Practice of the Month: Seeds of Advice

21-Jun-2017

By Megan Tran

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With the financial services industry on the edge of change and redirection, there’s never been a better time to start a business in the sector, according to financial planner Susan Bryant.

The principal of Queensland-based practice Seeds of Advice says the industry is one of the most exciting to work in and with the pace of global change increasing in areas such as economics, markets and technology, Bryant believes the advice business is perfectly placed to take advantage of opportunities in these areas.

Bryant’s venture into financial planning came by accident 30 years ago, when the divorced mum of two had trouble seeking advice herself.

“I was not getting what I was looking for and I was patronised,” she recalls.

After engaging veteran financial planner Virginia Dowd at Brisbane advice group The Women’s Investment Network, she began to understand the value the profession could bring to people’s lives.

“I found a woman who had been in my position, she got me. It was a safe environment to plan and grow,” she says.

After a few years as a client, Dowd offered her a role as a planner - a job Bryant says changed her life, although it was a controversial choice at the time.

“In those days, everything was commission based with no salary [so] it was a huge risk - I left a stable job which paid $17,000 [per year] and my mother didn’t speak to me for months,” she recalls.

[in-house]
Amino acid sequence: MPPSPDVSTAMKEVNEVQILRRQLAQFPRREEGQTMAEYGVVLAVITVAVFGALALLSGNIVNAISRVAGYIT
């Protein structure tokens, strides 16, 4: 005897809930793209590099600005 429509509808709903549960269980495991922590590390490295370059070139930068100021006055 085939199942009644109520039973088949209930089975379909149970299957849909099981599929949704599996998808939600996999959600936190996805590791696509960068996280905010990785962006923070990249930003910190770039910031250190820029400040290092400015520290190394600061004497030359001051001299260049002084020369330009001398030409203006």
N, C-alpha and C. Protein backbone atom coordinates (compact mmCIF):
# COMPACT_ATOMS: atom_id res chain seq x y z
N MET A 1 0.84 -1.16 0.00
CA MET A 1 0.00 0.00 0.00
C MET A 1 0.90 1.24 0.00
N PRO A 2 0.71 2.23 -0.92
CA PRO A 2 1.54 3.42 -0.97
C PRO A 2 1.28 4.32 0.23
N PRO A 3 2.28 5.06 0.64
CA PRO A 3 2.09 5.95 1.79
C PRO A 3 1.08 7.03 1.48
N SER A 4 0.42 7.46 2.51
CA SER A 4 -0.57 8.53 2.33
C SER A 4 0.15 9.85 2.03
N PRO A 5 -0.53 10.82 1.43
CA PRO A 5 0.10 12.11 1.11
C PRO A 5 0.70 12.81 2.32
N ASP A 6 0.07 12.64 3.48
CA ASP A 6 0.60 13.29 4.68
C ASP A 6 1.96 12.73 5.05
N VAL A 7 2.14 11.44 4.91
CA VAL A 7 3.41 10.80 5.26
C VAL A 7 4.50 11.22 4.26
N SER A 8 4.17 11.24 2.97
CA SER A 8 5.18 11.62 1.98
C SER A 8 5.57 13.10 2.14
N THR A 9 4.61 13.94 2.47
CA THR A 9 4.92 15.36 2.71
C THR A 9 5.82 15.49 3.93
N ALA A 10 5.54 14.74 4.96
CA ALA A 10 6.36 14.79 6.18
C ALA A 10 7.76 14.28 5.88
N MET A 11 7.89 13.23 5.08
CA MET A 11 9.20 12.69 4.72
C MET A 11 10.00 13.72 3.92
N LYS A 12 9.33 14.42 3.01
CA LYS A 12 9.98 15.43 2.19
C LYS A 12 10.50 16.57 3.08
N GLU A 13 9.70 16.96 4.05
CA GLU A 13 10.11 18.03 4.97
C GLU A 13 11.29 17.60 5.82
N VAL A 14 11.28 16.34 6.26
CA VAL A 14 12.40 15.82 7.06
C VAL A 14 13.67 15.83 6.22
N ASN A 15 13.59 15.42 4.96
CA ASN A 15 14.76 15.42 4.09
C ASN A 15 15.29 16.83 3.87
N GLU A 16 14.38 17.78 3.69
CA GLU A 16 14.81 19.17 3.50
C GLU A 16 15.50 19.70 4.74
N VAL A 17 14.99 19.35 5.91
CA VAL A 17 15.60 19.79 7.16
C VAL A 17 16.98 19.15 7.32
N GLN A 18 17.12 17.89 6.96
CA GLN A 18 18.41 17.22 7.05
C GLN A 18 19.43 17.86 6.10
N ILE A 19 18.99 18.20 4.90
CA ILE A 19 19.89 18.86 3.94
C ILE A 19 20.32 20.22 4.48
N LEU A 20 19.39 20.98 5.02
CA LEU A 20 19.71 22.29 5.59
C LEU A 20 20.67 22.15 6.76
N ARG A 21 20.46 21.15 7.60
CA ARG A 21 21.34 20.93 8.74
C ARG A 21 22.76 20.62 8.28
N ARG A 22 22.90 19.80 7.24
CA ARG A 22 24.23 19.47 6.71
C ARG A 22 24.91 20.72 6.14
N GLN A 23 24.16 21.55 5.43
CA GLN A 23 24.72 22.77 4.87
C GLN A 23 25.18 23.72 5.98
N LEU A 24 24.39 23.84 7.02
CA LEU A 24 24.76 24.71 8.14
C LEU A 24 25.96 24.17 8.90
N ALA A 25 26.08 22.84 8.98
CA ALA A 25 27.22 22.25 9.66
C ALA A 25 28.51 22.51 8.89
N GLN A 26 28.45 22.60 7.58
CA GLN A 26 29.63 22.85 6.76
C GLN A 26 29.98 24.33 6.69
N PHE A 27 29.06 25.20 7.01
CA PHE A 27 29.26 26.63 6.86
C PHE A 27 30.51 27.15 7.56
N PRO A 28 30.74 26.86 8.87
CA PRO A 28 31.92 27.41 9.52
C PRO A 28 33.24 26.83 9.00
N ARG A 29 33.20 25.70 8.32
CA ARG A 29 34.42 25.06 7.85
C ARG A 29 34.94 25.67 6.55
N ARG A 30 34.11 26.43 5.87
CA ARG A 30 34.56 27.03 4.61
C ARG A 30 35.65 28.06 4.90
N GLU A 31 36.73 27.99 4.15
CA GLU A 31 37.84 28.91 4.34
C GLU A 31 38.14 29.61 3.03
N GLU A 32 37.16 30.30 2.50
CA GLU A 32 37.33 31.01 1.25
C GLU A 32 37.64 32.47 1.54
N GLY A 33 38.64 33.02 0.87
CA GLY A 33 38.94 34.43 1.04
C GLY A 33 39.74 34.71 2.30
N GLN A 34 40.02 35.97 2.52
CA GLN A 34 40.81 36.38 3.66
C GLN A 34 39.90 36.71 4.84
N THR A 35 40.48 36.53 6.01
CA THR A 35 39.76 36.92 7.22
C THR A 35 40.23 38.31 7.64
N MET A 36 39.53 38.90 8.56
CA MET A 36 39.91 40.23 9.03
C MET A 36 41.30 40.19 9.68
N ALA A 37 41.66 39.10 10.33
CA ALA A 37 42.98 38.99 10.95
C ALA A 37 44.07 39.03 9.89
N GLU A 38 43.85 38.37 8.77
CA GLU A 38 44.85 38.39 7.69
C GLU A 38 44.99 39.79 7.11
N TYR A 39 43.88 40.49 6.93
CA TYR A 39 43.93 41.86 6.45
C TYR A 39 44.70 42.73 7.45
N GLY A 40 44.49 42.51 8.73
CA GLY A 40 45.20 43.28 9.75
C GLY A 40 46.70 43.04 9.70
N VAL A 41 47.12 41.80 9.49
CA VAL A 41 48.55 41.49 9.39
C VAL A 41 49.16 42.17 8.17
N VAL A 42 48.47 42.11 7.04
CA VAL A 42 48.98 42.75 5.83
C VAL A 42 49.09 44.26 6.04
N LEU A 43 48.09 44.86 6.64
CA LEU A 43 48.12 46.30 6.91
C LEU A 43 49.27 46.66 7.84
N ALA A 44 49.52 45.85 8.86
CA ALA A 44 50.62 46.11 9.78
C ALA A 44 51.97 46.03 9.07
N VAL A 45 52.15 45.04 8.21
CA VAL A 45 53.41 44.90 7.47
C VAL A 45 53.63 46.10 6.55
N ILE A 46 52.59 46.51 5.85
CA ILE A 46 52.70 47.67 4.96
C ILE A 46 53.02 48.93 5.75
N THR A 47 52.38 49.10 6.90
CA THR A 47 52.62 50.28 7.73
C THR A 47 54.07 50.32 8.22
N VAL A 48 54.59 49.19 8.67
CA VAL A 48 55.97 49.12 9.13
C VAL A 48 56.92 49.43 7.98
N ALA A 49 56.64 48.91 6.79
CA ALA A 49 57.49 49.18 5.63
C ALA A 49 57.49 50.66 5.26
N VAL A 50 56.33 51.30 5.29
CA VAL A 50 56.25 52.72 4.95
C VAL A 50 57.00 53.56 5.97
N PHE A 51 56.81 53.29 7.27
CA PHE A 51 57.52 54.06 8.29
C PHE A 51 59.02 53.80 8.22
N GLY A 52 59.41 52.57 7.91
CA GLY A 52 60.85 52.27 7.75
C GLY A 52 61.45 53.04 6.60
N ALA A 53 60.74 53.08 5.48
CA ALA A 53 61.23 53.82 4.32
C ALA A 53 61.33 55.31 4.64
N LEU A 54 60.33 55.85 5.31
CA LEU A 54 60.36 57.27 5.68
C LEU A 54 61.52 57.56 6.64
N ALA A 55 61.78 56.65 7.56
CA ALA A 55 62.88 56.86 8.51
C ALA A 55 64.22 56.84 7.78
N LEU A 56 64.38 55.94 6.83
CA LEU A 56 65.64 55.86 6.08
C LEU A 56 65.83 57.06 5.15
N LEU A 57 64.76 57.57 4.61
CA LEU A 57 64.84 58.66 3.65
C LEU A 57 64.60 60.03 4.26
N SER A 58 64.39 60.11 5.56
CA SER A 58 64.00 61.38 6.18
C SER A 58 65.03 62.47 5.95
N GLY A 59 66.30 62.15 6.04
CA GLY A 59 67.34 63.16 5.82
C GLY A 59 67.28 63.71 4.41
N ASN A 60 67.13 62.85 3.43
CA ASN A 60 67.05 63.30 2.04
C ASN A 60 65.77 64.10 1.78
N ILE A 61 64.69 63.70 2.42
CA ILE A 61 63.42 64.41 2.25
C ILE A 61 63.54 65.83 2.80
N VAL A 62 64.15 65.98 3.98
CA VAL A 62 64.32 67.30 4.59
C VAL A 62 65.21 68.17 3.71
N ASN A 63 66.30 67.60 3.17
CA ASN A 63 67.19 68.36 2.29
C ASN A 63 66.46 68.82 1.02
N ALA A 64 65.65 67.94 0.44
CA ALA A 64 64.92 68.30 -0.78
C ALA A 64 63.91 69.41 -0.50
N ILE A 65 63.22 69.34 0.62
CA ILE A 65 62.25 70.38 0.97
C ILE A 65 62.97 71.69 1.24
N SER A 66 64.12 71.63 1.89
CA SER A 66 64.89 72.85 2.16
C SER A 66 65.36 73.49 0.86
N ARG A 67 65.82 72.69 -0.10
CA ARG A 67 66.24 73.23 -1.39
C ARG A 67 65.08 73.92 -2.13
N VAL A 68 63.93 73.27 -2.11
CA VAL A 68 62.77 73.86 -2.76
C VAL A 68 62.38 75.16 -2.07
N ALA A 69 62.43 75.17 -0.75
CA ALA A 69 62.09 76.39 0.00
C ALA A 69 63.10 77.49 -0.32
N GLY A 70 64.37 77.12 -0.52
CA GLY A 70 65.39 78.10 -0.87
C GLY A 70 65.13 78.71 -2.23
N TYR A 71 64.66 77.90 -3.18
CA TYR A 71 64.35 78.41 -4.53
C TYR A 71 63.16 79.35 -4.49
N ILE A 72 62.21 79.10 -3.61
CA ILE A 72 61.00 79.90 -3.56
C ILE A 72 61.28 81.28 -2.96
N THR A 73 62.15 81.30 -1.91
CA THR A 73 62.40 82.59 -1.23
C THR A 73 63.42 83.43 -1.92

The product focus of the planning industry in the 1980s and 1990s didn’t appeal to Bryant, so after a long career working with Dowd she decided to embark on her own business, an idea that stemmed from personal events.

“When my parents died there was friction in the family - dad didn’t do any good planning, which continues to be upsetting to this day,” she says.

Having encountered clients who were stuck in similar circumstances following the global financial crisis, Bryant says she decided “there had to be a better way” to approach financial advice.

After a stint in Sydney, she returned to her home state of Queensland with the idea of providing niche planning services specifically for farming clients.

“I spent nearly 20 years working in Towoomba, then in Sydney. I learnt interesting things working for wealthy families,” she says.

“These two catalysts helped me hone into working with farming families that are multigenerational with special needs.

“It requires commitment not just for one but for subsequent generations.”

Given most of her clients run family businesses they want to protect for future generations, Bryant focuses strongly on capital protection and outcomes-based strategies in her advice to clients, ensuring she steers them away from “just putting money in a shoebox”.

“I am an outcomes-based adviser and I know everyone says that these days, but what it truly means is that I help clients to clearly define the exact outcomes they want to achieve and then that becomes the benchmark for allocating their risk budget in their portfolios, not some five-minute risk questionnaire,” she says.

She adds that rather than finding the best investment and hoping the returns are sufficient, she encourages clients to focus on the risk in their investing first and foremost.

While this approach may not work for everybody, she encourages fellow planners to be specific about their target market and tailor their strategies and services to fit a defined niche.

“Everyone needs good advice, but you can’t be all things to all people. Work out your market and your clients as a base point, then work from there,” she says.

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